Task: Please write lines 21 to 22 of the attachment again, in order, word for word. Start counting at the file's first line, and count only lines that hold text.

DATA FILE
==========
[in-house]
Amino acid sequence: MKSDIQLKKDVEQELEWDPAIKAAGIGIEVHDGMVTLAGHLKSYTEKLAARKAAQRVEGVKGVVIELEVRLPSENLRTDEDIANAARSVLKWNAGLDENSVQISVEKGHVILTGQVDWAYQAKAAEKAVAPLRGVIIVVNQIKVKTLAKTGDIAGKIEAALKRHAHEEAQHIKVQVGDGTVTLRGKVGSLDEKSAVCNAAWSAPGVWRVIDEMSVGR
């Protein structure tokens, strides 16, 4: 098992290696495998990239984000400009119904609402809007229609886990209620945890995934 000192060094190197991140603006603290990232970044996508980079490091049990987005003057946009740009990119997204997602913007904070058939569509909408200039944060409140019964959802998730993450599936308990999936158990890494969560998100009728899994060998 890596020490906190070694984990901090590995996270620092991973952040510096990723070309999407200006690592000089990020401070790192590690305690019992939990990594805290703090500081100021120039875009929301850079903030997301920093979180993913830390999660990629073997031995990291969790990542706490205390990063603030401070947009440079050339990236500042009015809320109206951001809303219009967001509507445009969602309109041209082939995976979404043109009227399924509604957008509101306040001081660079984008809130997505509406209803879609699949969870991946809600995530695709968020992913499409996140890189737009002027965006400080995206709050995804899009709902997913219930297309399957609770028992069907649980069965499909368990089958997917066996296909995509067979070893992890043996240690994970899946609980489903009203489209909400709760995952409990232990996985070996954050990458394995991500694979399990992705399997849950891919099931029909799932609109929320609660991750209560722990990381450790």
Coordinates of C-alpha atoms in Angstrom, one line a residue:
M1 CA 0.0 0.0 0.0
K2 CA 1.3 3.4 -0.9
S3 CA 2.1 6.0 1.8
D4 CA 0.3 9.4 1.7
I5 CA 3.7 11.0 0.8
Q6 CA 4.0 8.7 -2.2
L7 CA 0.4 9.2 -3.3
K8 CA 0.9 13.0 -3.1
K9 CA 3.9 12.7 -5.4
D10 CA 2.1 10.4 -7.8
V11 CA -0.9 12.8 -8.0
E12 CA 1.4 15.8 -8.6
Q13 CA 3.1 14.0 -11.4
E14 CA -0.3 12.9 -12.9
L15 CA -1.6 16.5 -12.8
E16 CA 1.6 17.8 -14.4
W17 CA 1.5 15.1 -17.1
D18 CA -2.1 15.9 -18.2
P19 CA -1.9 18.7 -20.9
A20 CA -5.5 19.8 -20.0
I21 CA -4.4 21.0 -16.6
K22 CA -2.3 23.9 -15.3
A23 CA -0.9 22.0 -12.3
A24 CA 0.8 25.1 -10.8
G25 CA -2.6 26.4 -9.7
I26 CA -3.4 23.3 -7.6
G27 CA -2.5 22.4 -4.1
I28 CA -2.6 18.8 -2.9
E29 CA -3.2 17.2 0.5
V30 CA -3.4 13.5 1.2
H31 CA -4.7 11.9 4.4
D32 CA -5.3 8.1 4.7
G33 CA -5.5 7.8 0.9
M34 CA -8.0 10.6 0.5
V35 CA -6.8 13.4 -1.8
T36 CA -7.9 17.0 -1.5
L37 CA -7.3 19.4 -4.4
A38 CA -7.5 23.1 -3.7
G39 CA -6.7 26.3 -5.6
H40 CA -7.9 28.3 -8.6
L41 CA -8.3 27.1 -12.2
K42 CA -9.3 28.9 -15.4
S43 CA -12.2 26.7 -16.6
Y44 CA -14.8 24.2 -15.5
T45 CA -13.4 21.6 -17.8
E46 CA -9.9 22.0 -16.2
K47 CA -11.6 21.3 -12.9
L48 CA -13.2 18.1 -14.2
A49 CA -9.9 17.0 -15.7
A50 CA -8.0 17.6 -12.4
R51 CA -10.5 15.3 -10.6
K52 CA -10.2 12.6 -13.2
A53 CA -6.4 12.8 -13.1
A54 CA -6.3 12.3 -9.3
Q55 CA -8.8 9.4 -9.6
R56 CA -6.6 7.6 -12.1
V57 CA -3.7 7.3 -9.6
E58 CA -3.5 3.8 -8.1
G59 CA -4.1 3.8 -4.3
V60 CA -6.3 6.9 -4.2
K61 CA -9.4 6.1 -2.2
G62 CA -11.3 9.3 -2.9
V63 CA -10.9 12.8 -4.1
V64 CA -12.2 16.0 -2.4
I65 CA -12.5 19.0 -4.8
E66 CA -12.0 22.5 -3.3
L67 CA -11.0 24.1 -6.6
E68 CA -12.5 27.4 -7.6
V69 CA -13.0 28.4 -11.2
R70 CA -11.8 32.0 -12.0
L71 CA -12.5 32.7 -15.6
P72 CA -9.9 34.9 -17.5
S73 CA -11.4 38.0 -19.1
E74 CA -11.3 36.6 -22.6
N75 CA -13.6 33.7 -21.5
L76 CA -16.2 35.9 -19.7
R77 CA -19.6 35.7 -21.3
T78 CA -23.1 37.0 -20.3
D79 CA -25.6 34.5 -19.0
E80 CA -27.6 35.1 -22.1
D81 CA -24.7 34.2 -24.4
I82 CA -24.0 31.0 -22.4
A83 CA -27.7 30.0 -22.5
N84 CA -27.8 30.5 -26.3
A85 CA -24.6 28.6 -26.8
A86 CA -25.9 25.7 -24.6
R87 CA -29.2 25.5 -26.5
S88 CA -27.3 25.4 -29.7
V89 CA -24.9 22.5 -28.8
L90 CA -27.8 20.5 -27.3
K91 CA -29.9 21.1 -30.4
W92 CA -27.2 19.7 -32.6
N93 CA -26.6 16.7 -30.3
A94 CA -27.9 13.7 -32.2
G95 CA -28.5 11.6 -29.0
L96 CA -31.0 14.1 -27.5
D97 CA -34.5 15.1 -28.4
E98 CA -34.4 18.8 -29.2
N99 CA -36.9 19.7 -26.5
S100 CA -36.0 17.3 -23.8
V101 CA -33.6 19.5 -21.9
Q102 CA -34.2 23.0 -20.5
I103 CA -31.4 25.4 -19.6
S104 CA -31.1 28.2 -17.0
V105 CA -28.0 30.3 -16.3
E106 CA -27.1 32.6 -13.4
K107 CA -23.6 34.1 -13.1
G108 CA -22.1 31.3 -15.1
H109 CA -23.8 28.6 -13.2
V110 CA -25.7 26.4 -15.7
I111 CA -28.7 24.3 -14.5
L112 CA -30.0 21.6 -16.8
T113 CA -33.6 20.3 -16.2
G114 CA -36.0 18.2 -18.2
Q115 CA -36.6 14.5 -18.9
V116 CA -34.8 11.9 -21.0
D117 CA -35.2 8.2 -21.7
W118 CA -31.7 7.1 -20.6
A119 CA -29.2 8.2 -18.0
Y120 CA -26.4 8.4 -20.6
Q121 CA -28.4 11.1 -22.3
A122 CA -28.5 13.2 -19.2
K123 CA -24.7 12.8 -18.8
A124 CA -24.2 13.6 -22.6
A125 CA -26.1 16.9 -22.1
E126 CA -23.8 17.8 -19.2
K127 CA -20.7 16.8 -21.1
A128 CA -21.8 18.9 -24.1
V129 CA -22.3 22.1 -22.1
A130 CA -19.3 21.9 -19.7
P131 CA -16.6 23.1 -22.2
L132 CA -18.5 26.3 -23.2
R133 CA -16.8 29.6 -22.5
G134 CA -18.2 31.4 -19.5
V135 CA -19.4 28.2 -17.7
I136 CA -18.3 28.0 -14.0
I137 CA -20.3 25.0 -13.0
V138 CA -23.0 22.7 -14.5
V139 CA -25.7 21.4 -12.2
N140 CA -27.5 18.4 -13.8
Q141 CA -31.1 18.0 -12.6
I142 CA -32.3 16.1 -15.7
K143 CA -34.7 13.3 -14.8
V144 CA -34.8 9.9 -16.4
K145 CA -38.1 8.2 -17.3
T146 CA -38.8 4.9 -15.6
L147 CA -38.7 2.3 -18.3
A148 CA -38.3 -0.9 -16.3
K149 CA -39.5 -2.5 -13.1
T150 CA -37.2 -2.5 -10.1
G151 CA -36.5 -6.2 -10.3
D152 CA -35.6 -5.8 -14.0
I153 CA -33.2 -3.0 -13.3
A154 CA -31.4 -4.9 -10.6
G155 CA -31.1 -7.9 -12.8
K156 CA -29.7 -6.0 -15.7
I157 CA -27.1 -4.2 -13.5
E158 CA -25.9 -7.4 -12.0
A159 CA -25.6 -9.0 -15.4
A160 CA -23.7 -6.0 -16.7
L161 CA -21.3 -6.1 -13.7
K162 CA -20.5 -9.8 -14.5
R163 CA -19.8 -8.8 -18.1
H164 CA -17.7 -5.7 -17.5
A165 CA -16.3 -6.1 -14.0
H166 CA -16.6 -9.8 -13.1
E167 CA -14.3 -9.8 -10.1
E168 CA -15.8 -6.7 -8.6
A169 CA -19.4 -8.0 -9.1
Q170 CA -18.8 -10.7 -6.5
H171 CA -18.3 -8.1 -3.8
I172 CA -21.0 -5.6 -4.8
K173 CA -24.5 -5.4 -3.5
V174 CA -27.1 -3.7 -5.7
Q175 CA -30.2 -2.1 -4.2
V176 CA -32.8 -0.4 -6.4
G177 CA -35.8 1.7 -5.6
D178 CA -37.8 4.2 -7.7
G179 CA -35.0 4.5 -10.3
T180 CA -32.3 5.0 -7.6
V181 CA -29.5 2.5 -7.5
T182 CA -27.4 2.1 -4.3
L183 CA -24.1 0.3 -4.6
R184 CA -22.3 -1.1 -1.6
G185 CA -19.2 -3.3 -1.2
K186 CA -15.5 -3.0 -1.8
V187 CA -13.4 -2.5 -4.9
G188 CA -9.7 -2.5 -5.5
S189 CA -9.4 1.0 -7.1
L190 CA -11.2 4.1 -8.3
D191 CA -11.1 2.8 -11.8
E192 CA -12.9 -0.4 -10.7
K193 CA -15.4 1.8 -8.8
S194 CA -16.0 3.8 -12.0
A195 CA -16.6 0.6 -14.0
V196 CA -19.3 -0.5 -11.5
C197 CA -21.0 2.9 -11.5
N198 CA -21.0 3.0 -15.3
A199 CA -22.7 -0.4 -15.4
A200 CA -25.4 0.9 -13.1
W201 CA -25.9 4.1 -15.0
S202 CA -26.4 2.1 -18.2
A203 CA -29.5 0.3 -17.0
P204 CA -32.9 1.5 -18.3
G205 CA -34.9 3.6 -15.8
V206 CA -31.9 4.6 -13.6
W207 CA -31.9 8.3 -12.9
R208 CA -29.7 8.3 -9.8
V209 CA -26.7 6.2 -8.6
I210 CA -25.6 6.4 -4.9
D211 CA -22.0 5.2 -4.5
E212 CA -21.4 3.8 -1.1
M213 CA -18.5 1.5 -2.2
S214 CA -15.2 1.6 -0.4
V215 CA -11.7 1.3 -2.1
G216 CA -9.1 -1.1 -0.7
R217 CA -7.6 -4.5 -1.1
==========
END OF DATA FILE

W17 CA 1.5 15.1 -17.1
D18 CA -2.1 15.9 -18.2